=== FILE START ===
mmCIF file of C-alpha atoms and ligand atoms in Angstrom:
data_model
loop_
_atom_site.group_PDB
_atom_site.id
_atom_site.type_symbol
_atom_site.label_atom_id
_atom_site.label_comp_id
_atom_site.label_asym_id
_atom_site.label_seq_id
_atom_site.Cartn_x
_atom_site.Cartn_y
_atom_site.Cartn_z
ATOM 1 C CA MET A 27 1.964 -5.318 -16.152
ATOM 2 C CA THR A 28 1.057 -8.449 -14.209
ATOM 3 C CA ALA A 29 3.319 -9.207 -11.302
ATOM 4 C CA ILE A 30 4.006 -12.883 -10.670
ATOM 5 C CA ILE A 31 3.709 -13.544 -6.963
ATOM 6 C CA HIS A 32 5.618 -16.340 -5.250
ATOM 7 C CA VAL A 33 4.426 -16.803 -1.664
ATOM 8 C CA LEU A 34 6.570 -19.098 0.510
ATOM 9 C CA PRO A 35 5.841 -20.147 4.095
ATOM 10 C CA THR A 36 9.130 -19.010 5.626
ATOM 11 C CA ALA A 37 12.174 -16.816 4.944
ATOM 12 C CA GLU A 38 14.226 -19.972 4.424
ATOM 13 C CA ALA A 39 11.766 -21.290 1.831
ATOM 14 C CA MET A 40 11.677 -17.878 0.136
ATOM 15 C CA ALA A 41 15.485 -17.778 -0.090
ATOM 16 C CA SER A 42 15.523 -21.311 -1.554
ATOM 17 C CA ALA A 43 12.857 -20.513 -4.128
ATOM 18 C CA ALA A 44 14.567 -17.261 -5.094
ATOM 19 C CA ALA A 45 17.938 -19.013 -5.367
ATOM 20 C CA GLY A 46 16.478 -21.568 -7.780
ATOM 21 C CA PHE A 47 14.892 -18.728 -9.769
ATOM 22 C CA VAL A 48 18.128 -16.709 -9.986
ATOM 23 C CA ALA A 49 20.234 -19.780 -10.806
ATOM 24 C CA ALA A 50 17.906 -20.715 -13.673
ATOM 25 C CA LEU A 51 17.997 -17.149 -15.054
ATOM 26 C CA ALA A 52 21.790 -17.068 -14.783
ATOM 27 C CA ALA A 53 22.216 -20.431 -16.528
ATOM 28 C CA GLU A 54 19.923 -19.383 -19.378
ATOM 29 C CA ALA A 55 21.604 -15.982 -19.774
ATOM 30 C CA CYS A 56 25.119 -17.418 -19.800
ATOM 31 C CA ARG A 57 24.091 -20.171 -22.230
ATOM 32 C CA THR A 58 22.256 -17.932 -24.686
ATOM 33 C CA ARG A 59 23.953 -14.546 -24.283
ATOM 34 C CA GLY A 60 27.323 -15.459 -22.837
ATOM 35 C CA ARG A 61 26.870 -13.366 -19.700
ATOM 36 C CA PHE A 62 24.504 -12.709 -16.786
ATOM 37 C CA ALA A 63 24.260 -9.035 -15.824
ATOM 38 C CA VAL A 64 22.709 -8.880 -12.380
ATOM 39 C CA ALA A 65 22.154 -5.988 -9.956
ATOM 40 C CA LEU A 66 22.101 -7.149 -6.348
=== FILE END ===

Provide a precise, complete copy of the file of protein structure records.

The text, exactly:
mmCIF file of C-alpha atoms and ligand atoms in Angstrom:
data_model
loop_
_atom_site.group_PDB
_atom_site.id
_atom_site.type_symbol
_atom_site.label_atom_id
_atom_site.label_comp_id
_atom_site.label_asym_id
_atom_site.label_seq_id
_atom_site.Cartn_x
_atom_site.Cartn_y
_atom_site.Cartn_z
ATOM 1 C CA MET A 27 1.964 -5.318 -16.152
ATOM 2 C CA THR A 28 1.057 -8.449 -14.209
ATOM 3 C CA ALA A 29 3.319 -9.207 -11.302
ATOM 4 C CA ILE A 30 4.006 -12.883 -10.670
ATOM 5 C CA ILE A 31 3.709 -13.544 -6.963
ATOM 6 C CA HIS A 32 5.618 -16.340 -5.250
ATOM 7 C CA VAL A 33 4.426 -16.803 -1.664
ATOM 8 C CA LEU A 34 6.570 -19.098 0.510
ATOM 9 C CA PRO A 35 5.841 -20.147 4.095
ATOM 10 C CA THR A 36 9.130 -19.010 5.626
ATOM 11 C CA ALA A 37 12.174 -16.816 4.944
ATOM 12 C CA GLU A 38 14.226 -19.972 4.424
ATOM 13 C CA ALA A 39 11.766 -21.290 1.831
ATOM 14 C CA MET A 40 11.677 -17.878 0.136
ATOM 15 C CA ALA A 41 15.485 -17.778 -0.090
ATOM 16 C CA SER A 42 15.523 -21.311 -1.554
ATOM 17 C CA ALA A 43 12.857 -20.513 -4.128
ATOM 18 C CA ALA A 44 14.567 -17.261 -5.094
ATOM 19 C CA ALA A 45 17.938 -19.013 -5.367
ATOM 20 C CA GLY A 46 16.478 -21.568 -7.780
ATOM 21 C CA PHE A 47 14.892 -18.728 -9.769
ATOM 22 C CA VAL A 48 18.128 -16.709 -9.986
ATOM 23 C CA ALA A 49 20.234 -19.780 -10.806
ATOM 24 C CA ALA A 50 17.906 -20.715 -13.673
ATOM 25 C CA LEU A 51 17.997 -17.149 -15.054
ATOM 26 C CA ALA A 52 21.790 -17.068 -14.783
ATOM 27 C CA ALA A 53 22.216 -20.431 -16.528
ATOM 28 C CA GLU A 54 19.923 -19.383 -19.378
ATOM 29 C CA ALA A 55 21.604 -15.982 -19.774
ATOM 30 C CA CYS A 56 25.119 -17.418 -19.800
ATOM 31 C CA ARG A 57 24.091 -20.171 -22.230
ATOM 32 C CA THR A 58 22.256 -17.932 -24.686
ATOM 33 C CA ARG A 59 23.953 -14.546 -24.283
ATOM 34 C CA GLY A 60 27.323 -15.459 -22.837
ATOM 35 C CA ARG A 61 26.870 -13.366 -19.700
ATOM 36 C CA PHE A 62 24.504 -12.709 -16.786
ATOM 37 C CA ALA A 63 24.260 -9.035 -15.824
ATOM 38 C CA VAL A 64 22.709 -8.880 -12.380
ATOM 39 C CA ALA A 65 22.154 -5.988 -9.956
ATOM 40 C CA LEU A 66 22.101 -7.149 -6.348